What if a robotic teaching assistant could help lighten a teacher’s workload? New research has answered just that question and reports that teachers were able to train a robot teaching aid to be effective in as little as three hours.
The research, published Wednesday in the journal Science Robotics, used a style of machine learning called SPARC (Supervised Progressively Autonomous Robot Competencies) that allowed a robotic teaching aid to first learn from a teacher’s instructions, then implement the teaching tasks themselves with guidance from the teacher before ultimately teaching the children autonomously.
Teaching children is a rewarding and necessary, though often stressful and thankless, job. This is especially true as classroom sizes continue to mount and giving individual attention to every child becomes an increasingly difficult task for teachers. What helps make this robot especially appropriate for such classrooms is that unlike other forms of machine learning that require technical knowledge in order to train the robot, this robot requires no technical knowledge on the part of the user. Instead, it can be programmed for different unique tasks using an intuitive learning method.
“The standard approach to designing robotic controllers requires multiple conversations between the engineers coding the behavior and the domain experts,” write the authors. “Robot learning from end users (e.g., by using SPARC) would bypass these costly iterations, allowing end users to directly teach an efficient controller adapted to their specific needs in a minimally intrusive way.”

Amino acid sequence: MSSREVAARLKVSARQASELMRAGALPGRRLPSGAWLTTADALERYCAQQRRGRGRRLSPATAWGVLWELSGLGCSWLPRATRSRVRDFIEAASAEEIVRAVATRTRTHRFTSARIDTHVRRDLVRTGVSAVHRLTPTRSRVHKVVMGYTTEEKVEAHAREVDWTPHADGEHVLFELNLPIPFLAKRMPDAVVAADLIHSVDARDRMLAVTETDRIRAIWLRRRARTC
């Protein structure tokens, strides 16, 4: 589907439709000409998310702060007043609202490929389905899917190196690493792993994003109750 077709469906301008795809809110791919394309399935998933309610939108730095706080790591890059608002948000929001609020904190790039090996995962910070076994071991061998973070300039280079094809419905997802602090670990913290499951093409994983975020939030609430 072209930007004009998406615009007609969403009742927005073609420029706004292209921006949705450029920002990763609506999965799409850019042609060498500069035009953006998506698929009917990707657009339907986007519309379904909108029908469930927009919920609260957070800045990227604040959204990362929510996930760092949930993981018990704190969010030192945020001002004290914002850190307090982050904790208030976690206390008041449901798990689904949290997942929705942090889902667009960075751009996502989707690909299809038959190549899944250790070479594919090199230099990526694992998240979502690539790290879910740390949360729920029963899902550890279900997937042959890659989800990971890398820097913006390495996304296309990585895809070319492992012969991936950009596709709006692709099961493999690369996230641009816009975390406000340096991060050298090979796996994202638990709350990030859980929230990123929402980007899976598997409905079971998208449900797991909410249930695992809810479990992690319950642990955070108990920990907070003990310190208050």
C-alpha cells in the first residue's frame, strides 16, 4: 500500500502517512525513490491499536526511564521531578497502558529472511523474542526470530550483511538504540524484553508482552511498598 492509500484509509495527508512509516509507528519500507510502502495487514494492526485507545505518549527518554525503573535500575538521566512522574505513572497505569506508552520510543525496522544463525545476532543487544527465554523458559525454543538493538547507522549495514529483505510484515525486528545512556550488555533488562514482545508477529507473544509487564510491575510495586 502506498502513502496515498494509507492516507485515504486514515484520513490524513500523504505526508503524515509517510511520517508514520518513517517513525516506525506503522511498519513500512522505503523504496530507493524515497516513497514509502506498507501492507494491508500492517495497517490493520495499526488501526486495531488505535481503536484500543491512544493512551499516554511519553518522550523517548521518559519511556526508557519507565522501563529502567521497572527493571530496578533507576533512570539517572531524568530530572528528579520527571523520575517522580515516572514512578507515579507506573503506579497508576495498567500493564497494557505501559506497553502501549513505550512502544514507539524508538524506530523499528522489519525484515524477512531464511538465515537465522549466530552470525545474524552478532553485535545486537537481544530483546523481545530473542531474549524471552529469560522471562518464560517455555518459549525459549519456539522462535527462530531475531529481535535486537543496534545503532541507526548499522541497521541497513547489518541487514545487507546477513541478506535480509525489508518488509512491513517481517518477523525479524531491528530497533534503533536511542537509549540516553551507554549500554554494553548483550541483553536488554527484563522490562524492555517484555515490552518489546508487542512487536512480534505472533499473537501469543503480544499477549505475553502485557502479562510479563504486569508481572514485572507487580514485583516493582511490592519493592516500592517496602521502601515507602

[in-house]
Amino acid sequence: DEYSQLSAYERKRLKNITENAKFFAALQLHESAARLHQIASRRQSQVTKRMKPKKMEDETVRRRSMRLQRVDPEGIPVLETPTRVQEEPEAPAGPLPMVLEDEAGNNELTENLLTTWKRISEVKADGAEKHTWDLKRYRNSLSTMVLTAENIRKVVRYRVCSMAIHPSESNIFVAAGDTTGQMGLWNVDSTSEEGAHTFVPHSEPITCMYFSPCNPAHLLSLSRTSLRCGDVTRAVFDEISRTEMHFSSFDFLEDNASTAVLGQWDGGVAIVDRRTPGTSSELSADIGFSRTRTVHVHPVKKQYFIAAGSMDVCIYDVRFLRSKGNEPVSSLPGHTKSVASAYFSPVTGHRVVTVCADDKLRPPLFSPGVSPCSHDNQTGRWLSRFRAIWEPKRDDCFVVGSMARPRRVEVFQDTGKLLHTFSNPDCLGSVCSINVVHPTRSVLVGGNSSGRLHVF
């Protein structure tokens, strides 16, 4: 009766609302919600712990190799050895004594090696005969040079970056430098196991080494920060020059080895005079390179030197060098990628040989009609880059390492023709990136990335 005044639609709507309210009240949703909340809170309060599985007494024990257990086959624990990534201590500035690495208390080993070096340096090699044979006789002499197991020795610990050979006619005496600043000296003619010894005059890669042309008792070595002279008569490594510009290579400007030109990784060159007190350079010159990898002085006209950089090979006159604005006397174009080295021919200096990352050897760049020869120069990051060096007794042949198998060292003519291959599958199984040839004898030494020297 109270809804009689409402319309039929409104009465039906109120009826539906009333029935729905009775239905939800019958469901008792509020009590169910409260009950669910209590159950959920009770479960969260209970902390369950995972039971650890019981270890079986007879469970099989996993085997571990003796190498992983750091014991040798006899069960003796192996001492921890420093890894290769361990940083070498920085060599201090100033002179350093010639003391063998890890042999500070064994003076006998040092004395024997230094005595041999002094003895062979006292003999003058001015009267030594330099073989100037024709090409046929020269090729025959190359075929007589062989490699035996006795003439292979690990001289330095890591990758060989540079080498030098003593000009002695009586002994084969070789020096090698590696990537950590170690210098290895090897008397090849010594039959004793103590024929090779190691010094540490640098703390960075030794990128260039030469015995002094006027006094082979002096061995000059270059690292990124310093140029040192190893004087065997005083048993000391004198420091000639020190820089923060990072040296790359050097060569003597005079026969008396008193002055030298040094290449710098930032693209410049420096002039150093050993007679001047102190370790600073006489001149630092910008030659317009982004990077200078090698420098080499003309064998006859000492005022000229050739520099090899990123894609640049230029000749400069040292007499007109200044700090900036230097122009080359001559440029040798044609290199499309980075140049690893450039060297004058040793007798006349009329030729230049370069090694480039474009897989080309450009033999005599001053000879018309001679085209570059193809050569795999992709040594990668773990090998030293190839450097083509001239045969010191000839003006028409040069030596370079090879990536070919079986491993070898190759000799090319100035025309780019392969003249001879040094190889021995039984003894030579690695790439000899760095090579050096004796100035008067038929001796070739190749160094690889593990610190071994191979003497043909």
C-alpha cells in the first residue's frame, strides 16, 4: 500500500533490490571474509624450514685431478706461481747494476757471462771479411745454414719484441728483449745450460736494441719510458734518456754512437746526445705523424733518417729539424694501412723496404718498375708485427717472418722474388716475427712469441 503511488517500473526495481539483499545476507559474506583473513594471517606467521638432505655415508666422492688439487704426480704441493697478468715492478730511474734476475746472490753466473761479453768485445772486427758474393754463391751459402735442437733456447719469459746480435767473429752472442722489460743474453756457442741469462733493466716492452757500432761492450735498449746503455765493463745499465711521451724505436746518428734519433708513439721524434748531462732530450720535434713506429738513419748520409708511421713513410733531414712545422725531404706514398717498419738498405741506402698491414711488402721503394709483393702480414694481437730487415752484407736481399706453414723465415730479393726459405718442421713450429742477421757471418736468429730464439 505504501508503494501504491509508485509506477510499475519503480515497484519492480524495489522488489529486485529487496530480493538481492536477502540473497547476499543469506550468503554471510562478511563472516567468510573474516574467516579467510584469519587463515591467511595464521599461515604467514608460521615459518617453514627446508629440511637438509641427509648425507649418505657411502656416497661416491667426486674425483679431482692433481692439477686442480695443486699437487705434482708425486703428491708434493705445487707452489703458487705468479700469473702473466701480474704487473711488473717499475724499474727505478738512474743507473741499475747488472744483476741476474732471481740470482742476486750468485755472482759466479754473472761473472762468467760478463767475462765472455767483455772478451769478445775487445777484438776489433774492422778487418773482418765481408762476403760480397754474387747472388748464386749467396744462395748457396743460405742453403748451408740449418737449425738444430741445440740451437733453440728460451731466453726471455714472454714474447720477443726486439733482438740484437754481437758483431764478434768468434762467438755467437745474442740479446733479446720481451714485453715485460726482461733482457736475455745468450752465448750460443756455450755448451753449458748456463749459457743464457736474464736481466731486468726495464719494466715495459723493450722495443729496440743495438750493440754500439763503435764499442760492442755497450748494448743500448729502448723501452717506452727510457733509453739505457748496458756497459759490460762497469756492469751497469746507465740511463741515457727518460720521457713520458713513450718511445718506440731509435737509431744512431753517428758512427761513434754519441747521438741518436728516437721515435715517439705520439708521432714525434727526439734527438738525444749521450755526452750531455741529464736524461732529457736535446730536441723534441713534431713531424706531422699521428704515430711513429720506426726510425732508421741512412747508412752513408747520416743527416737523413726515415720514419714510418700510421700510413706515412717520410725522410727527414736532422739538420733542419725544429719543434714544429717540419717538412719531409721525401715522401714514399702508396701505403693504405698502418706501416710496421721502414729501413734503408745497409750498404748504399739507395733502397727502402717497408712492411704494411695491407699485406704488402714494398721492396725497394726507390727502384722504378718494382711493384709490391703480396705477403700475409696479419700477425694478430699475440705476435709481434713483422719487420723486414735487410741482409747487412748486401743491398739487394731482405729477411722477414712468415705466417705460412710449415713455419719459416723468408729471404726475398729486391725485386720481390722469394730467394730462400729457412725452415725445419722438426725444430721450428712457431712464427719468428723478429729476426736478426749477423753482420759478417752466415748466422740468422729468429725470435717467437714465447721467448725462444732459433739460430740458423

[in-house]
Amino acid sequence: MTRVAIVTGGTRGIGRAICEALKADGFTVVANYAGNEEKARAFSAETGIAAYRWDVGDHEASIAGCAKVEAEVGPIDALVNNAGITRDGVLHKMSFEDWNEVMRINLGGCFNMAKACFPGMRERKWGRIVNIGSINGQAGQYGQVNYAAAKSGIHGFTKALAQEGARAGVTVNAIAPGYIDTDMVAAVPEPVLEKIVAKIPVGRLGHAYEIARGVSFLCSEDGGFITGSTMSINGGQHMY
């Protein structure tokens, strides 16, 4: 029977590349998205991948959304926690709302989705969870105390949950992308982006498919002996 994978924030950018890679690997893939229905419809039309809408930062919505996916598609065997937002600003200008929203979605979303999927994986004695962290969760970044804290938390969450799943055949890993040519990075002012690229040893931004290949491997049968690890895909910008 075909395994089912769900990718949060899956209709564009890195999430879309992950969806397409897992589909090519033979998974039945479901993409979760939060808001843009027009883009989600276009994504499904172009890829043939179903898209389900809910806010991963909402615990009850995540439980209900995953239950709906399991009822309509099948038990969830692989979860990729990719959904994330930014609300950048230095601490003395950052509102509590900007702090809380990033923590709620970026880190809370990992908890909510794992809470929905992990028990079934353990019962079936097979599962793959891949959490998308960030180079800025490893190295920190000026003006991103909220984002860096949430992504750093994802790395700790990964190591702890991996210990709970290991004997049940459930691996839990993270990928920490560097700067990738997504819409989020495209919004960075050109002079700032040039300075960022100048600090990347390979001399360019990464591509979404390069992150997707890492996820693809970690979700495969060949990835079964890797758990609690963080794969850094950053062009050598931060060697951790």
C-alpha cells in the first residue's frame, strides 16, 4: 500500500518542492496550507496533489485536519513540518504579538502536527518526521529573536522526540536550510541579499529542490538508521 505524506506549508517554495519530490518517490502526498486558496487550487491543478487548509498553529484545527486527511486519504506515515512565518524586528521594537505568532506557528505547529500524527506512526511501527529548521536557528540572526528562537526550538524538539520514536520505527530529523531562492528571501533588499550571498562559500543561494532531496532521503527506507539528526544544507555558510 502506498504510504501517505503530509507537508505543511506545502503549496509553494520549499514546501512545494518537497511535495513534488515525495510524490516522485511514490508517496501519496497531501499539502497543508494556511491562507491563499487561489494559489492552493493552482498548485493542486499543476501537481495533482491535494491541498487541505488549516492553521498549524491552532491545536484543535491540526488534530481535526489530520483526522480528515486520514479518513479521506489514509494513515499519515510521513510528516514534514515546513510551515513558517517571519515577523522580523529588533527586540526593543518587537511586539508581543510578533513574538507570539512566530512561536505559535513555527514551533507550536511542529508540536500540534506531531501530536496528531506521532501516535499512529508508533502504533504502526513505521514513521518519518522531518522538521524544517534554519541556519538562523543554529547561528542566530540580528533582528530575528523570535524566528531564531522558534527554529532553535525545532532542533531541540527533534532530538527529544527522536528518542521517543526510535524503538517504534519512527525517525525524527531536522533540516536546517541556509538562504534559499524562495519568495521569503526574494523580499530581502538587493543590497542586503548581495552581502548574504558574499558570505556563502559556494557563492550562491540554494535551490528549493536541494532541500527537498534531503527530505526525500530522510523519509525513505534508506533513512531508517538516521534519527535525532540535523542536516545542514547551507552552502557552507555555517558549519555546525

In the case of this study, the researchers were evaluating how well a robotic aid could facilitate play for a child playing a learning game about feeding animals and maintaining farmland. They visited two primary schools in Plymouth, England and worked with a student group of 75 eight to ten-year-olds and a teacher with no prior knowledge of the study’s hypotheses.
They assumed that, after being directed by and then learning to mimic the actions of the teacher, the robotic aid would be able to make actions autonomously with fewer and fewer corrections from the teacher.
That wasn’t exactly how it played out.
Through measuring the number of corrections made during the robot’s supervised teaching and autonomous teaching, the researchers found that the human teacher made about the same amount of corrections. That means the robot was not necessarily adapting the way they’d imagined and that the teacher’s workload was not being reduced.
Looking more closely at the teacher’s notes from the experiment though it appeared that it was the sheer influx of responses from the robot, not necessarily whether or not they were correct, that overwhelmed the teacher and caused her to dismiss more of the robot’s actions than she wanted.
“[I] found it difficult to know how best to respond,” the teacher wrote about the second session of the experiment. “I’m dismissing robot’s suggestion more than I actually want to.”